Following social distancing protocols is the way to stop the spread of COVID-19 and the global pandemic, according to medical researchers and health officials.
“Executing it (social distancing) effectively can protect people from the spread of the virus. … When we social distance enough … in many cases, the pandemic stops,” said Robert A. J. Signer in an interview with the Boulder City Review. Signer is an assistant professor of medicine at the University of California, San Diego.
According to the Centers for Disease Control and Prevention, COVID-19 is spread mainly through person-to-person contact. Social distancing is increasing the space between individuals and decreasing contact to reduce the spread of the disease. The CDC recommends keeping 6 feet between individuals, even those who do not have any symptoms.
Recently, Signer and his art director, Gary Warshaw, created a graphic to demonstrate how social distancing can help stop the spread of COVID-19.
Signer said with the current data, he estimated the basic reproduction number of COVID-19 to be 2.5, meaning that each infected person will transmit the virus to an average of 2.5 other people.
“If each infected person transmits the virus to 2.5 other people over five days while they are asymptomatic, then a single infected person can become 406 infected people in just 30 days,” he said.
Signer said if people reduce physical contact by 50 percent, then only 15 people will become infected in 30 days. If physical contact is reduced by 75 percent, then only 2.5 people will become infected over 30 days.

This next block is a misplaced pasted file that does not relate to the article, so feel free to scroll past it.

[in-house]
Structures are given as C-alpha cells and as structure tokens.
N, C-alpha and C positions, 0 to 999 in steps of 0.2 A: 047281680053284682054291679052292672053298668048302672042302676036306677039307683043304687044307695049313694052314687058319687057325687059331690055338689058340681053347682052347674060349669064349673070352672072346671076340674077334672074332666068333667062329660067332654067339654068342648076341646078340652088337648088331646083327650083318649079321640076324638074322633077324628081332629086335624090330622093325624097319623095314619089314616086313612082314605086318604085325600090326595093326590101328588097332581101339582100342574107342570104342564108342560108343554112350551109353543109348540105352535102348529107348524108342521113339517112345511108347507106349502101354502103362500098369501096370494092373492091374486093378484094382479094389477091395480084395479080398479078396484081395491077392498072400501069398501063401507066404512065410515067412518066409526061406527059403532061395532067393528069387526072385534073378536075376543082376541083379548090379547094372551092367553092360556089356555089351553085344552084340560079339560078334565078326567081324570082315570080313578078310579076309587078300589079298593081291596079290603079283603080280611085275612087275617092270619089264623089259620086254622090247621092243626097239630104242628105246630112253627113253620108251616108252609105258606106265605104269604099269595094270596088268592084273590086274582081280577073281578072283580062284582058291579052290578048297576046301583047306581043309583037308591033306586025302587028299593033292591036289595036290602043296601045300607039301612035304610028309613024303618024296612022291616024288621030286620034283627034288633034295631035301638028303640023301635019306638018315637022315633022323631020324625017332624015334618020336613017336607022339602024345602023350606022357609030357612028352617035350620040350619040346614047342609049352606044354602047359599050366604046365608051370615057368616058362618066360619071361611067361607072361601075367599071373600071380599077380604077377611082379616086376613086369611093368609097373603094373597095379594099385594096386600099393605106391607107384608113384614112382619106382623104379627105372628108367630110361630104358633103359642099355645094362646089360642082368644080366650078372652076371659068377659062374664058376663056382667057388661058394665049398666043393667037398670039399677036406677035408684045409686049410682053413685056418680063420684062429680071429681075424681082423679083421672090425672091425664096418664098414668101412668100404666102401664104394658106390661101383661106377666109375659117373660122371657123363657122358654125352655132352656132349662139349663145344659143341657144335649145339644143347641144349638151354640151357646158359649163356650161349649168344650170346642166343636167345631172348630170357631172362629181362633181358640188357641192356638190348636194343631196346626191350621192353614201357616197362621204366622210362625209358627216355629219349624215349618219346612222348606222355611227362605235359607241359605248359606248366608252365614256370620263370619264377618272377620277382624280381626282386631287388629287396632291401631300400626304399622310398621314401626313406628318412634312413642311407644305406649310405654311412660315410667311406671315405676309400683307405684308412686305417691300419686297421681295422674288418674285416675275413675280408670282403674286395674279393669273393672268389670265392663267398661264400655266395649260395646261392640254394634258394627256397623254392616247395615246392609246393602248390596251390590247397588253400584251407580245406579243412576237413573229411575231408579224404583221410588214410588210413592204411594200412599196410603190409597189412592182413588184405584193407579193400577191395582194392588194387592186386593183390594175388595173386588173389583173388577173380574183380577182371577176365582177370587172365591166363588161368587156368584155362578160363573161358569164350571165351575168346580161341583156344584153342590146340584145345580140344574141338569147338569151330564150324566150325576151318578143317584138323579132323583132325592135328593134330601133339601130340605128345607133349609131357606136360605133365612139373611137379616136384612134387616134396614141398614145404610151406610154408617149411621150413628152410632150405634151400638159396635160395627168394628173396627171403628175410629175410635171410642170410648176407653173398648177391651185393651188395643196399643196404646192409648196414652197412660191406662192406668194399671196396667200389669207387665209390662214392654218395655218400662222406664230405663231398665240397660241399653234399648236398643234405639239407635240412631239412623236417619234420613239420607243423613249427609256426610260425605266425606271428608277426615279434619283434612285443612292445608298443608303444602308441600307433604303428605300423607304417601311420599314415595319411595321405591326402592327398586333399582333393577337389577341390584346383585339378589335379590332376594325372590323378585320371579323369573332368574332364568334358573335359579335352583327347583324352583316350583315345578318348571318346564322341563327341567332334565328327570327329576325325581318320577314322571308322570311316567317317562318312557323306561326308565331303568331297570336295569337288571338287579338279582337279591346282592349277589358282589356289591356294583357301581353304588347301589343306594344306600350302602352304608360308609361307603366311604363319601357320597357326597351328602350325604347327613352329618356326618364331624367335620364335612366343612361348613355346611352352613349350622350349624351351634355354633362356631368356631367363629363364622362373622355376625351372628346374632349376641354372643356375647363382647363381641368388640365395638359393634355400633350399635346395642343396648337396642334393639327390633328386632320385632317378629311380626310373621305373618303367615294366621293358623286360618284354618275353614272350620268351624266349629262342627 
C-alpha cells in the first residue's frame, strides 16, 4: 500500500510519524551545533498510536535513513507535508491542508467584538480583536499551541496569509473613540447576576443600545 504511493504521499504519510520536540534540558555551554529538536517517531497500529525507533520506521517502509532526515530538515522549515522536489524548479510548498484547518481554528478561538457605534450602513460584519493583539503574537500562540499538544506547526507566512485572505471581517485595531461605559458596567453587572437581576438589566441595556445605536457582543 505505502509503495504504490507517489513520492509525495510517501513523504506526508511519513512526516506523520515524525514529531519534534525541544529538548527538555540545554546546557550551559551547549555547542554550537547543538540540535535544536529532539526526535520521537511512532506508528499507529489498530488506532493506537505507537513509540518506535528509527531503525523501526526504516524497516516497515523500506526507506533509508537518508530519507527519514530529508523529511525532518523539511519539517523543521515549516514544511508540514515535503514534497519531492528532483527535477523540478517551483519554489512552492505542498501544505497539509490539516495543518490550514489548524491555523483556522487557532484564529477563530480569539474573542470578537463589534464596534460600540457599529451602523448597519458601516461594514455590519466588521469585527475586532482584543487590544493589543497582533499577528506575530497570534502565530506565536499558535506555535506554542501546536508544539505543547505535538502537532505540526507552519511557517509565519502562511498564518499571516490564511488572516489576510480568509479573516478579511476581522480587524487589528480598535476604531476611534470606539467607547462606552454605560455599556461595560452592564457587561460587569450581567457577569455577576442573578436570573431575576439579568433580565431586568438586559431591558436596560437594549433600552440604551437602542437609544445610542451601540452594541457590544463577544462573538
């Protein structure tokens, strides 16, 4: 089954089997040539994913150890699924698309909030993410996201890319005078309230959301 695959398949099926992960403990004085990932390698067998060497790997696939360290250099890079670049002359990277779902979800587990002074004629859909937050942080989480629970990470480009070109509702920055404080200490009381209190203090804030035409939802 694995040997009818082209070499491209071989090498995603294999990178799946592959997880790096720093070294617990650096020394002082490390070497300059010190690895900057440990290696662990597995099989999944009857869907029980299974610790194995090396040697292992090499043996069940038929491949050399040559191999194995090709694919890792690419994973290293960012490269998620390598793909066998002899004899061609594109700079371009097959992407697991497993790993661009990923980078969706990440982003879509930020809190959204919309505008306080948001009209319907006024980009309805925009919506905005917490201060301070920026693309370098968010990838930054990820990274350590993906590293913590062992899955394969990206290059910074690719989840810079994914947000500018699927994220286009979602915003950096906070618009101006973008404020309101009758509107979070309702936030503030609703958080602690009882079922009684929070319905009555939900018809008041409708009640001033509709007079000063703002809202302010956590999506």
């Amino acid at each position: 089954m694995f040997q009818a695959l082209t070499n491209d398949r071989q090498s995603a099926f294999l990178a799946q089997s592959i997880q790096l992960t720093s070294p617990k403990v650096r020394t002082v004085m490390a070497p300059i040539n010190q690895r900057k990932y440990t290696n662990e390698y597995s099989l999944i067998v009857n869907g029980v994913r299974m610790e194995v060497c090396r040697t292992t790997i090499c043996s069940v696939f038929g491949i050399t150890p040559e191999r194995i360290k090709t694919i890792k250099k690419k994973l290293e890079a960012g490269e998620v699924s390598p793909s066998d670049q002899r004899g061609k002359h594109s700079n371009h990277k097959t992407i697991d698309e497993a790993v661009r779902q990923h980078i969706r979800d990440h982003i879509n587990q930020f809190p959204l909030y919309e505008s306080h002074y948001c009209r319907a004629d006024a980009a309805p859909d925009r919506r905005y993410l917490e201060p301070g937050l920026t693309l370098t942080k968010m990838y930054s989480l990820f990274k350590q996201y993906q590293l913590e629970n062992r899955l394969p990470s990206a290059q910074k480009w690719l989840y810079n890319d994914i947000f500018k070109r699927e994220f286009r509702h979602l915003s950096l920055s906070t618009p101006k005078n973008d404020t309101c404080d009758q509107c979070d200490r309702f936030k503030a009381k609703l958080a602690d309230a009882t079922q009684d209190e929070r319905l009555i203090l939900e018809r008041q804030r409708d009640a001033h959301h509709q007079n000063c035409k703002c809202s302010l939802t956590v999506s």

“At this level of social distancing, new infections will approach zero. … This isn’t a small difference,” he added. “It’s a big difference.”
Boulder City firefighter and paramedic Jay Dardano said 6 feet between people equals about two arms lengths.
Dardano said that distance is important because droplets containing the coronavirus from people’s sneezes and coughs will start to drop toward the ground rather than landing on another person.
Symptoms of COVID-19, which are similar to the flu, are a fever, cough and shortness of breath. They can appear between two and 14 days after exposure. As of 9 a.m. Tuesday, there have been 1,113 confirmed COVID-19 cases in Nevada and 17 deaths.
More information can be found at http://www.cdc.gov/coronavirus/2019-ncov.
Contact reporter Celia Shortt Goodyear at email@example.com or at 702-586-9401. Follow her on Twitter @csgoodyear.